Marin Alsop’s Wednesday program at the London Philharmonic began with two living composers: Australian Brett Dean and American John Adams. It was a fascinating look at all that is good, bad, frustrating, and transcendent about contemporary music.
The “frustrating” was Dean’s Komarov’s Fall. It sounded good. It was undoubtedly exciting and built in a nice dramatic arc. I had fun listening to it. I was afraid that the impressively energetic climax would fragment back into the same eerie “space music” effects with which the music began, but these fears were allayed.
And yet–there is really not much to music like Komarov’s Fall. I’ve heard a lot of pieces this way, by composers as varied as John Adams, John Corigliano, Jennifer Higdon, Joan Tower, Karl Blench, Patrick Clark, Ellen Zwilich, and Roberto Sierra. What kind of music is this? It’s the kind which impresses me deeply with skill at orchestration, but nothing else. These works, popular as they are, primarily function to prove that the orchestra can produce thrilling, strange, novel, and entirely new sounds. I listened to Komarov’s Fall and felt that all over again: wow! What a neat effect!
Only, in this and so many other cases, there’s little behind the neat effects. These (even quite serious works like Higdon’s blue cathedral or Adams’ Violin Concerto) strike me as the 21st century equivalent of Hungarian Rhapsodies: all about novel sounds and textures to provide the audience surface diversions. Brett Dean is undoubtedly very good; his work is the product of incredible labor and skill. Only… why? Why is it written?
John Adams’ Doctor Atomic Symphony (a highlight reel from his opera about the atom bomb) answered the “why?” question with force. In fact, it answered with such compelling, unstoppable emotional intensity that I was left absolutely stunned. This was one of those listening experiences I’ll never forget, like the first time I heard Sibelius or Janáček.
It didn’t start that way. The Doctor Atomic Symphony began fast, extremely loud, and exciting, in a rather generalized way. I resolved to sit back and enjoy the aural bombardment. Only then, gradually, other moods began to percolate: a trombone solo, demanding the London Philharmonic trombonist stand up, echoed through the orchestra in interesting ways, alternating with suitably “atomic” eruptions. Eventually these began to acquire a certain sameness, founded on a minimalist (think Glass) string melody and pounding timpani.
One of these outbursts gave way to a trumpet solo, sad, tender, melodic, a bit like a cry of innocence lost. The louder driving eruption returned, angry, stern, trying to push the music back on its path. The trumpet solo continued, and suddenly one got the sense that the music had actually developed a cast of characters who were in argument with each other, and that it was genuinely conflicted about its own direction. I grew fascinated. Another interruption, defiant, was followed by the clarinet answering the trumpeter’s mournful call, as the emotional forces finally joined full battle. Here was music where something was at stake.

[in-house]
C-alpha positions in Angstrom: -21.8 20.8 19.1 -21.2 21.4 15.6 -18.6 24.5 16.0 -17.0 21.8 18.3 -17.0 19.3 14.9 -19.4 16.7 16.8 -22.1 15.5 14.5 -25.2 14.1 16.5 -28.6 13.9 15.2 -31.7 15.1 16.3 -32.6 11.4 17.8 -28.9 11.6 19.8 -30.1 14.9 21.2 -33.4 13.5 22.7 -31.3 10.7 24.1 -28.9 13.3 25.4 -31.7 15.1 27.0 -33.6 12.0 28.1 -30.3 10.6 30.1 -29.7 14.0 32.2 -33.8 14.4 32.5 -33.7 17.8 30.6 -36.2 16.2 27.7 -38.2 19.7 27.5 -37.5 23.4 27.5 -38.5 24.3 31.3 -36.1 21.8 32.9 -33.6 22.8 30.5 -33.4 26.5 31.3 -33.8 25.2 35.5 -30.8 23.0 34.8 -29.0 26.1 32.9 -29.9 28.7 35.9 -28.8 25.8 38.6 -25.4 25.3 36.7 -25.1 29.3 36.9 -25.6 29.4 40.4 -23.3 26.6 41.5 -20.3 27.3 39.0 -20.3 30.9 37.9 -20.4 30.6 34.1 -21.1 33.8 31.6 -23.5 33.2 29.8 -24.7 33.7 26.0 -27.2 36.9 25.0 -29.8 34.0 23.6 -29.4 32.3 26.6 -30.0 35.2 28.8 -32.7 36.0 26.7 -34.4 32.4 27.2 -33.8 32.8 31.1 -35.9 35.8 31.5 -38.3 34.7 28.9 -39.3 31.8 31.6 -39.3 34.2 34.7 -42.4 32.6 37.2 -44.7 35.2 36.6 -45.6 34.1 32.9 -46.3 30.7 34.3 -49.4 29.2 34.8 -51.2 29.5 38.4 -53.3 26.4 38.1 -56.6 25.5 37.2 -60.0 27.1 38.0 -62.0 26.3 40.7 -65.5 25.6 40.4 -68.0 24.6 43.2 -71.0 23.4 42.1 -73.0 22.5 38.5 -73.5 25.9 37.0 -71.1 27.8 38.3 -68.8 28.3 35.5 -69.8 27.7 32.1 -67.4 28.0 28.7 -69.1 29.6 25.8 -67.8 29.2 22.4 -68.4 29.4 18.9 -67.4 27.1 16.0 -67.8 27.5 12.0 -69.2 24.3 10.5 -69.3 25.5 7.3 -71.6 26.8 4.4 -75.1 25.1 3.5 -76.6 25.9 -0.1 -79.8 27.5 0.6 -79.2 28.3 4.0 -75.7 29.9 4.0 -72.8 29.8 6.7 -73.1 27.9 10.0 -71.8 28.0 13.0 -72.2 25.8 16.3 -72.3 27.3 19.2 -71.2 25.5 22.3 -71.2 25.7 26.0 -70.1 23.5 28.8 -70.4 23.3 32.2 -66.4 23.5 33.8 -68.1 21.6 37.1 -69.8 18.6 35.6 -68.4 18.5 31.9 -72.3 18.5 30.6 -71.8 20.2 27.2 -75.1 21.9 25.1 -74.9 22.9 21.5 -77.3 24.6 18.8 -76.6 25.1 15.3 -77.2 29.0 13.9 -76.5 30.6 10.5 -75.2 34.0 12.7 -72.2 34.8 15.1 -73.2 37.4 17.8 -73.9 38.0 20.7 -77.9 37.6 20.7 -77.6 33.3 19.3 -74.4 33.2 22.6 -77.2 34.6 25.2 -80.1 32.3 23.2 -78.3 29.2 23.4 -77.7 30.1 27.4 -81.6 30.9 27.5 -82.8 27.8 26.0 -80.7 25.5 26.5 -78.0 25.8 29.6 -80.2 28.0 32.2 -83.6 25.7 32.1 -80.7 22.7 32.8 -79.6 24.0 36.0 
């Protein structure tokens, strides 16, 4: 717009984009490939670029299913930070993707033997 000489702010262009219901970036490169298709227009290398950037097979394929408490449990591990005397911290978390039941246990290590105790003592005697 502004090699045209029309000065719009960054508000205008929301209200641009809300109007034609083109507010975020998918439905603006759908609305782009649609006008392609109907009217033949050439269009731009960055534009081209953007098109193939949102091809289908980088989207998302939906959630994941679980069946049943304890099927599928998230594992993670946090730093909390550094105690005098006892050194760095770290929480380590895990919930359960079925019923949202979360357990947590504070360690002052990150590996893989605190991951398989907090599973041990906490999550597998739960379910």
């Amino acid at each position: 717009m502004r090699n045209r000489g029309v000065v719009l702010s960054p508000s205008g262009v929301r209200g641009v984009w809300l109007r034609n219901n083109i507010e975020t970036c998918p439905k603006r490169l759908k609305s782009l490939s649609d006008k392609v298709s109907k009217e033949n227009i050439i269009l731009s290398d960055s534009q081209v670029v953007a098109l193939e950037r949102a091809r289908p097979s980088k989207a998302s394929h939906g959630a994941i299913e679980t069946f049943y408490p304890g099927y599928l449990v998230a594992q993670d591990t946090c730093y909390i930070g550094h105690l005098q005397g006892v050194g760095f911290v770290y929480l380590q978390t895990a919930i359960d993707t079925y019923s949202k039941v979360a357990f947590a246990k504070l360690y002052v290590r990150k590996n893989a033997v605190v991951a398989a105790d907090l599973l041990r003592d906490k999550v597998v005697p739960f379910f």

The trumpeter made one last lament before the whole orchestra appeared convinced of the tragedy of it all, and wound down to a subdued close. But no: one more outburst, this one final, almost identical to the others, but because of the context, it was not rude or defiant or even exciting. It was deeply tragic. The music was, in effect, hurtling itself off a cliff.
I simply had no idea this sort of emotional power existed these days, except in rather quiet, mystical pieces on the religio-choral-romantic fringe. Here was a piece that excited, that used gongs and other fun instruments, and that also drew me in to a tragic story with rich characterization and massive emotional power. Bravo!
After the interval, Holst’s Planets seemed silly in comparison. But of course, that’s the virtue of The Planets, isn’t it? It’s sly, witty, and self-effacing. You can hear Gustav Holst grinning in the background. It makes no claim to be anything other than sheer lavish entertainment. The loud bits are raucous fun, the soft bits are gorgeous, and everyone goes home happy.
Especially happy with this fine a performance. Marin Alsop, of whom I’ve written probably my most positive CD review, conducted with precision and joy through the entire program: the London Philharmonic was at the very peak of its form under her direction and every single piece seemed to be just right. Alsop’s Planets included a couple of little tempo lurches in movements like “Jupiter” which emphasized the humor. (Indeed, the famous “big tune” in “Jupiter” sounded, at this tempo, not like a sappy hymn but like a rousing Irish folk tune.) The women’s choir at the end took up one of the boxes on the right (stage left) of the auditorium for an especially spooky effect.
All in all, a great night at the symphony: made unforgettable by the fact that, at long last, I think I’ve finally found “new music” which can resonate with me as deeply and as movingly as anything from the past.